Enterprise Product: $50,000 and 8 months – You must be kidding!
With the successful release of Enterprise Profile Management 1.0, I asked Nick Beaugeard – Founder and Managing Director of HubOne – to capture and share with us his Agile development experience. Some of the threads he describes might have been mentioned in other posts in this blog. Others, like “Invest in your method and tools before you hire people, not after you hire people!”, appear for the first time. Whether mentioned here before or not, the ‘secret sauce’ is Nick’s ability to pull so many threads together. The power of so doing is nicely expressed in Nick’s guest post below.
Nick’s been involved in Tech for 27 years (if you include the games he wrote for the Apple II aged 9) and has been involved with companies like Microsoft, CSC, JP Morgan and many others. He’s also ran a number of start-ups, from web 2.0 to services to solutions companies and has been successful with a number of those. Nick has a passion for all things Agile, but prefers to design the methodology to suit the purpose, rather than rely on a one size fits all method. Notwithstanding this, Nick has some notoriety within Dimension Data for passionately changing solution development from failing waterfall to a test based development approach, suiting solutions and services.
Nick lives on Sydney’s northern beaches with his wife, four kids, two mice and a framed copy of the fabled W.W. Royce “waterfall” speech to the IEEE.
Here is Nick:
I’ve ran start-ups before. I’ve even managed the development of products before, but this is the first time I’ve set up a start-up with the sole goal of developing a product and bringing it to market. Thinking back on the last 8 months, I’m not sure I’d have taken the challenge on in retrospect, but we did, and we succeeded and so in this post, I’d like to share with you how a micro-startup with a budget of $50,000 can design, develop, release and certify an Enterprise quality product without going both broke or mad….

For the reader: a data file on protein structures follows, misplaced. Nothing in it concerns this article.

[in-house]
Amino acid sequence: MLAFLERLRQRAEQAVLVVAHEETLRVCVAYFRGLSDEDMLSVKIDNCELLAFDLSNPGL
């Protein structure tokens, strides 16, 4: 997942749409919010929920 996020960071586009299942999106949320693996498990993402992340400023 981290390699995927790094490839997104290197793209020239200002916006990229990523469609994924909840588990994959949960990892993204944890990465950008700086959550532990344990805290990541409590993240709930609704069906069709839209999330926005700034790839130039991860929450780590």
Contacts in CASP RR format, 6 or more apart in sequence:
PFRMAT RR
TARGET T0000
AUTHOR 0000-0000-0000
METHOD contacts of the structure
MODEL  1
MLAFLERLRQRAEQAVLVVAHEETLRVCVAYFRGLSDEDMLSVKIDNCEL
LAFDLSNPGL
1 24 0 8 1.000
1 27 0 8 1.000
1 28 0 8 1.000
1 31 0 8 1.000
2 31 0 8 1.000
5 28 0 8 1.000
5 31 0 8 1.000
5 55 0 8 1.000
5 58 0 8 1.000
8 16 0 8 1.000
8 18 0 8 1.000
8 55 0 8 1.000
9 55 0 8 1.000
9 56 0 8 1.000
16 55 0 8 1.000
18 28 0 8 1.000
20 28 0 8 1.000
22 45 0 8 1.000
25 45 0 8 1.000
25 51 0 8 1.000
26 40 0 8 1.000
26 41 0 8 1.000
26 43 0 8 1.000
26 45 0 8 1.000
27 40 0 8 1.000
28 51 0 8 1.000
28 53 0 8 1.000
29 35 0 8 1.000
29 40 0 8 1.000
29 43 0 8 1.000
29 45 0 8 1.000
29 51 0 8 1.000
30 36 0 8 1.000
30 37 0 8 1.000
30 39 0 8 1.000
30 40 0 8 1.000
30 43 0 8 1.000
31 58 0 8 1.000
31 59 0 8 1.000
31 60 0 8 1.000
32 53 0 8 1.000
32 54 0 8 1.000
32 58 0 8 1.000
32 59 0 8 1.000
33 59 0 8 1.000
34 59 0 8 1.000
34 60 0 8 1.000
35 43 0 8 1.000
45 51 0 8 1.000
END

During my career, which spans everything from support, through solutions and has a great deal of focus on Systems Management, I’ve been constantly frustrated by something which should be really simple, how to find people with specific skills or responsibility. Seeing that the problem still existed, I set out to build a solution which would attempt to solve such a problem.
The first step on the road was to meet with potential customers. At this stage, I had barely a germ of an idea. It could be written in 20pt type on a single piece of paper. Nevertheless, I met with over 20 different potential customers and attempted to pitch the “solution” to them. The feedback I got was extensive, but the main and core piece of information was that the solution had value and merit and if we could deliver then these customers might just buy the software. I even went as far as to ask them how much they’d pay for such a solution and got a fairly consistent figure of about $20 per year per user.
I realised at once that the problem I was trying to solve was not a database problem. In fact it was a directory problem so I set about investigating whether I could produce a solution using an LDAP directory.
Right at the beginning, though, I made an investment in tools. I implemented great source control, issue management, task management and a build platform, just like I was in a huge team.
I also made sure I adhered to issue and task management and made sure that I was forced to complete the criteria for each check-in. I know that sounds stupid, and it must have seemed so… The CEO of a start-up assigning himself issues only to resolve them on check-in. However I believed it to be easier to implement the processes I wanted before I had a team on board, demonstrate me using them and it would be WAY easier to get the team to use them!